Lastly, Suaoki’s G500 is the company’s most powerful solar generator that is still small enough to be considered both affordable and portable. The G500 comes packed with 500Wh of battery storage and 300W of continuous power output. This output is the same as the S370, but the increased battery size and higher surge rating (600W) make it possible for the G500 to deliver more power to your devices.
Notably, the G500 is Suoaki’s heaviest handle-clad model, weighing in at just about 15 pounds. The unit has the same variety of outlet options as other Suaoki models plus a port for USB type C devices. It charges very efficiently with solar panels and has the option to be charged via an AC wall plug or DC car port (though at a much slower pace).
The Suaoki G500 portable power station is powerful and large enough to provide electricity for a CPAP machine for a few nights of sleep, run an electric cooler for nine hours, or charge roughly 40 smartphones. This device enters the arena of some very capable solar generators, but at nearly $550 on the manufacturer's website, the Suaoki S370 portable power station does not have the same bang-for-your-buck as other leading solar generators.
Overall Pros & Cons of Suaoki Portable Power Stations
Suaoki Portable Power Station Pros
- Small, convenient generators
- 3 ways to Charge (solar, wall, or car)
- Good range of power outlets
- Generally efficient solar charging
Suaoki Portable Power Station Cons
- Low wattage capability (cannot power large appliances)
- Higher cost per battery watt hour than better alternatives
- Limited display and monitoring functionality
- Low battery capacity options
- Slow AC (wall outlet) and DC (car plug) charging
Should I Buy a Suaoki Portable Power Station?
If you want small amounts of convenient power, then yes. Suaoki has a few good options for efficient and portable solar charging for small devices. With this in mind, if you want something more capable (or simply better for a comparable price), then there are plenty of other options available on the market.
The Best Alternatives to The Suaoki Portable Power Station
We suspect that Suaoki modeled its portable power stations after the wildly successful units from RockPals. Below, we explore how RockPals’ units stack up against Suaoki’s portable power stations before looking at other great alternatives.
Compared to Suaoki’s line of portable power stations, RockPals has its own products which deliver the same results for a lower asking price. Notably, the 330W model from RockPals packs nearly as much power as the Suaoki S370 and costs nearly $100 less. If you need the extra power, the Rockpals 540Wh model is one of our most popular items. This product, which sells for less than the G500, has a larger battery capacity and higher surge rating than the similar Suaoki model.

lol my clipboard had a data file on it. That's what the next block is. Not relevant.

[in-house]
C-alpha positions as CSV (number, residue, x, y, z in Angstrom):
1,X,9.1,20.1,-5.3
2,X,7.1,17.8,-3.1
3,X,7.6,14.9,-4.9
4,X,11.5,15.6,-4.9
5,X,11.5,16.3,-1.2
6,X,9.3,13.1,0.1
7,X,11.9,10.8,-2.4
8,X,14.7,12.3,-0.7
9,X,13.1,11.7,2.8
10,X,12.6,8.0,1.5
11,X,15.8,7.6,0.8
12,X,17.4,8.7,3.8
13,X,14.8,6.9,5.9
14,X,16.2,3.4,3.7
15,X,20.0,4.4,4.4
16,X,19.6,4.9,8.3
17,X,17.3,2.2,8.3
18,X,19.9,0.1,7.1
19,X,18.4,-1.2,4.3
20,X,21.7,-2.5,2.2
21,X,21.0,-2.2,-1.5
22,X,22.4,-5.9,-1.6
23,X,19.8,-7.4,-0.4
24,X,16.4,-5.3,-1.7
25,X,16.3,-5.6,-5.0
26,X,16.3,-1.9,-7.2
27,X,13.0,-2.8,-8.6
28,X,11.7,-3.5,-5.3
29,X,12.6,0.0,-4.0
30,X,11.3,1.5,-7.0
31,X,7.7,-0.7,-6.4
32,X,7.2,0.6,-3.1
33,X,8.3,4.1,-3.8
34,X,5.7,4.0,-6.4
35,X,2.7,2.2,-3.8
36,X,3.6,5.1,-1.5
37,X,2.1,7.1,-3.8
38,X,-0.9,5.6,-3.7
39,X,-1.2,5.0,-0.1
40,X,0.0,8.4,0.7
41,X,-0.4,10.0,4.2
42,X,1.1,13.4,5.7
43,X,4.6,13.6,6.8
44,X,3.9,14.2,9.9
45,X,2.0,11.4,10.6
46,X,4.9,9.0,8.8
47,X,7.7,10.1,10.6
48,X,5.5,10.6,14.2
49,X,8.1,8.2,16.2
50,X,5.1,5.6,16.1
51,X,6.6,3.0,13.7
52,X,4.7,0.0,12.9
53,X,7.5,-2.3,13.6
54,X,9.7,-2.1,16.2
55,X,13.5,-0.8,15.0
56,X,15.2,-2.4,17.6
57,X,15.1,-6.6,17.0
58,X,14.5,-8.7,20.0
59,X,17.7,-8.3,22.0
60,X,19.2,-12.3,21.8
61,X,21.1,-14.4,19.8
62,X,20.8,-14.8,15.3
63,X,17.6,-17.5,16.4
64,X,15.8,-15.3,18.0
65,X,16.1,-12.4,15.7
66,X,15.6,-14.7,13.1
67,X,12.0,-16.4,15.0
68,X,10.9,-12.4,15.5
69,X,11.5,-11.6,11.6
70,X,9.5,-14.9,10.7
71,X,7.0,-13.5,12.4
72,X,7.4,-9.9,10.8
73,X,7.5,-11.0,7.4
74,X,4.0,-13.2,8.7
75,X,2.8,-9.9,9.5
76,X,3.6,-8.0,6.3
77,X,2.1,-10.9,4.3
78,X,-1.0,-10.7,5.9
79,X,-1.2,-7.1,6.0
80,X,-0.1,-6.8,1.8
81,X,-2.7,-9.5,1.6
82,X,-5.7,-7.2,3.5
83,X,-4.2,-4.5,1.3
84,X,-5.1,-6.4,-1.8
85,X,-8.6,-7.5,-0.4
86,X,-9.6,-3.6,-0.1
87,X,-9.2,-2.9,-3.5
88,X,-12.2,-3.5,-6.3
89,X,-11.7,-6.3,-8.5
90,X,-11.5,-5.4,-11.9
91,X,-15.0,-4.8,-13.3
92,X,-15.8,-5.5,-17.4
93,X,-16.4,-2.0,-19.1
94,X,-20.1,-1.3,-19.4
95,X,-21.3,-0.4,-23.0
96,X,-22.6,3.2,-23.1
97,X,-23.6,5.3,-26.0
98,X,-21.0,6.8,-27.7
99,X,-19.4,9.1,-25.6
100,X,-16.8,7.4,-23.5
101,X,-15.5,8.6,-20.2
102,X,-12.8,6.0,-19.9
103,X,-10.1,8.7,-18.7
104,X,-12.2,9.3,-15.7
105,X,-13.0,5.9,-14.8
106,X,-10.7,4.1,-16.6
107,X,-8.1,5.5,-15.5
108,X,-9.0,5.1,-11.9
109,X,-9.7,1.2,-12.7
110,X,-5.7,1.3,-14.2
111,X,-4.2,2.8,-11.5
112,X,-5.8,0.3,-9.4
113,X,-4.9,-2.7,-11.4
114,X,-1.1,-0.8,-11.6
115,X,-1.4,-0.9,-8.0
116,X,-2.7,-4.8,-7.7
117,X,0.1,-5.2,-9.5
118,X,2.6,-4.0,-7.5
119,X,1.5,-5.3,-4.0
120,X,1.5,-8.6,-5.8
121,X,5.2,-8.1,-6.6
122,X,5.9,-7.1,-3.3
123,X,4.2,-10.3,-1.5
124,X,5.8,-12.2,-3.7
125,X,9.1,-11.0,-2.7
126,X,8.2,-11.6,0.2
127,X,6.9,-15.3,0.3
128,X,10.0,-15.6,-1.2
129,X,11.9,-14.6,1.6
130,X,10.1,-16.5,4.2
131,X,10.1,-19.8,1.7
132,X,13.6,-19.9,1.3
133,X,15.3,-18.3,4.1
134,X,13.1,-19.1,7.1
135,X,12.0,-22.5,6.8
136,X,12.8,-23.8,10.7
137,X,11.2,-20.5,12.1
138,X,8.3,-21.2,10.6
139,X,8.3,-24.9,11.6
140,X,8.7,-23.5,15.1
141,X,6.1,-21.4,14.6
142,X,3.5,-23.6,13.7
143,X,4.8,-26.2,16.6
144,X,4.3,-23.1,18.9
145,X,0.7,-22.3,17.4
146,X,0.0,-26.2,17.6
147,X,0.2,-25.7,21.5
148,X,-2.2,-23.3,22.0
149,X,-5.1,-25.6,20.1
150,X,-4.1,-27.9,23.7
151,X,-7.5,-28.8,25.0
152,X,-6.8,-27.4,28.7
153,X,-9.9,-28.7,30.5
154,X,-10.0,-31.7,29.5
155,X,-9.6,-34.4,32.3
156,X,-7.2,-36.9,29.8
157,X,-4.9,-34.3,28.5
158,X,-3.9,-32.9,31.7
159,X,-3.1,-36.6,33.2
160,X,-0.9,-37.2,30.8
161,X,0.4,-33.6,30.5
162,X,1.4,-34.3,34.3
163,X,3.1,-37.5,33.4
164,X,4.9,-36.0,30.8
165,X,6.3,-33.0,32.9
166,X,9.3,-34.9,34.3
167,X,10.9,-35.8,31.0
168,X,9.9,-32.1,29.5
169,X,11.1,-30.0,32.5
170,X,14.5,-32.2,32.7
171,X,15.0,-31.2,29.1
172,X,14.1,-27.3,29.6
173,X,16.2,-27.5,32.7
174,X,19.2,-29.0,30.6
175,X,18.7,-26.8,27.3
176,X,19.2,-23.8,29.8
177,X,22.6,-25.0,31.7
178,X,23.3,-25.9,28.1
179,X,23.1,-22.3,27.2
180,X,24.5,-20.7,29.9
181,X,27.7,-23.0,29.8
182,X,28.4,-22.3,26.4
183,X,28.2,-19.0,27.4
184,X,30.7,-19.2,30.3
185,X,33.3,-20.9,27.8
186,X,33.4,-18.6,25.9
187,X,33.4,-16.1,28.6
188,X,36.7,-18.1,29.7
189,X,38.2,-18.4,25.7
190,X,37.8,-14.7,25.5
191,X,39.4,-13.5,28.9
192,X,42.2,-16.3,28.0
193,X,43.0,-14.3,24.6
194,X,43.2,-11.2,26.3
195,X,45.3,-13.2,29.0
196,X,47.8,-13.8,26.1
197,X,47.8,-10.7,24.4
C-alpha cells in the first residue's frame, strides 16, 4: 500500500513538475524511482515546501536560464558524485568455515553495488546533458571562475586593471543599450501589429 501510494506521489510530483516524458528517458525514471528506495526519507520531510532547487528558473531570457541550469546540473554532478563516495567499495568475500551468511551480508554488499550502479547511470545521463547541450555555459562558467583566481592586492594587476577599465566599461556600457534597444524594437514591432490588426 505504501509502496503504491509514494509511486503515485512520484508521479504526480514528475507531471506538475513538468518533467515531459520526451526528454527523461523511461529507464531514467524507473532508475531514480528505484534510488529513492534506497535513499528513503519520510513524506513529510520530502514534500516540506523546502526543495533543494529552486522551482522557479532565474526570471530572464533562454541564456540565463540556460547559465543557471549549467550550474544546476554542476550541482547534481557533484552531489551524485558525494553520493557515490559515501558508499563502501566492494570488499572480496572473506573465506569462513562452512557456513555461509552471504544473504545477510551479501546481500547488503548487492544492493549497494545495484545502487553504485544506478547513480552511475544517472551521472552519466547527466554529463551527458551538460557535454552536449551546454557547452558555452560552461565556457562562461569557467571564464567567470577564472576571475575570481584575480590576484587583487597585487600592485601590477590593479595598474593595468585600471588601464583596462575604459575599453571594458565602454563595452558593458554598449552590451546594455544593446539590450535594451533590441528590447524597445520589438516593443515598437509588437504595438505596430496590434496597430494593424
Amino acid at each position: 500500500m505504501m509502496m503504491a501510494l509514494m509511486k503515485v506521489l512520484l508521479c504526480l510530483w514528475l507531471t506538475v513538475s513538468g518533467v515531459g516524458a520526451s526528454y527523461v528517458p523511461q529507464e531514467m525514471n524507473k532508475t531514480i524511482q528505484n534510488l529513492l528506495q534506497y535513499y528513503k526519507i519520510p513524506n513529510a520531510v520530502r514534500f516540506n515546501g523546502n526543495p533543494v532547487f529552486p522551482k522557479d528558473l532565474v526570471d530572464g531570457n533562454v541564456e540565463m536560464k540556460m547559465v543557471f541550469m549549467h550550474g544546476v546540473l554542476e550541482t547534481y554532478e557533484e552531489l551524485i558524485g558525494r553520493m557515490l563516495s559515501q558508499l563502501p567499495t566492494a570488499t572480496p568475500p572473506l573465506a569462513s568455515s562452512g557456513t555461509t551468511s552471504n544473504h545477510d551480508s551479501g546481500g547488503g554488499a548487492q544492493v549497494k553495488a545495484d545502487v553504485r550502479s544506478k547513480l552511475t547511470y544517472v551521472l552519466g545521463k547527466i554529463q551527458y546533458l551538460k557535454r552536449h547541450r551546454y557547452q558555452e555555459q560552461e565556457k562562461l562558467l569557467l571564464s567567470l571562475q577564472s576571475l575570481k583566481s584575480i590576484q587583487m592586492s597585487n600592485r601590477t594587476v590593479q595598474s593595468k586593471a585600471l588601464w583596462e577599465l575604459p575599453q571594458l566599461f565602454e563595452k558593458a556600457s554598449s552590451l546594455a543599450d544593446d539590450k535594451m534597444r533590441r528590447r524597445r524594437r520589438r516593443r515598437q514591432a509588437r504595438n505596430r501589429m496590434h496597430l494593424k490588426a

If you are looking for a small, portable source of renewable energy, there are few better options than the Renogy Phoenix. This compact device packs 337Wh of power into a small, boombox-like design. The unit is nearly identical to the capabilities (and price) of the Suaoki S370. However, there are a few reasons why Reongy’s products may be the better choice.
As a cool feature, the Phoenix includes built-in LED flashlights which are perfect if you intended to be spending time outdoors. Additionally, Renogy is a trusted name and solar and has plenty of options for compatible solar panels for highly efficient battery charging.
EcoFlow Delta 1300
Lastly, if you want convenient power on the go, then you may want to consider upgrading to the EcoFlow Delta 1300. The EcoFlow, which can actually be best compared to the Suaki G1000, is an extremely powerful solar generator that can store 1300wH of electricity. It is rated for 1800W of continuous power, so you can run much larger devices such as power tools or kitchen appliances. The Delta comes at a much lower cost and higher capability than the G1000 and can be fully recharged in a record-breaking two hours when plugged into a wall outlet.
Ultimately, we hope that this guide helped explain the capabilities of some of the most popular Suaoki Portable Power Stations. Whereas these devices are great for minimal power needs, it is worth your time to explore your alternatives. There is plenty of high-power and lower-cost solar generators available. If you have any questions about your energy needs, feel free to contact us!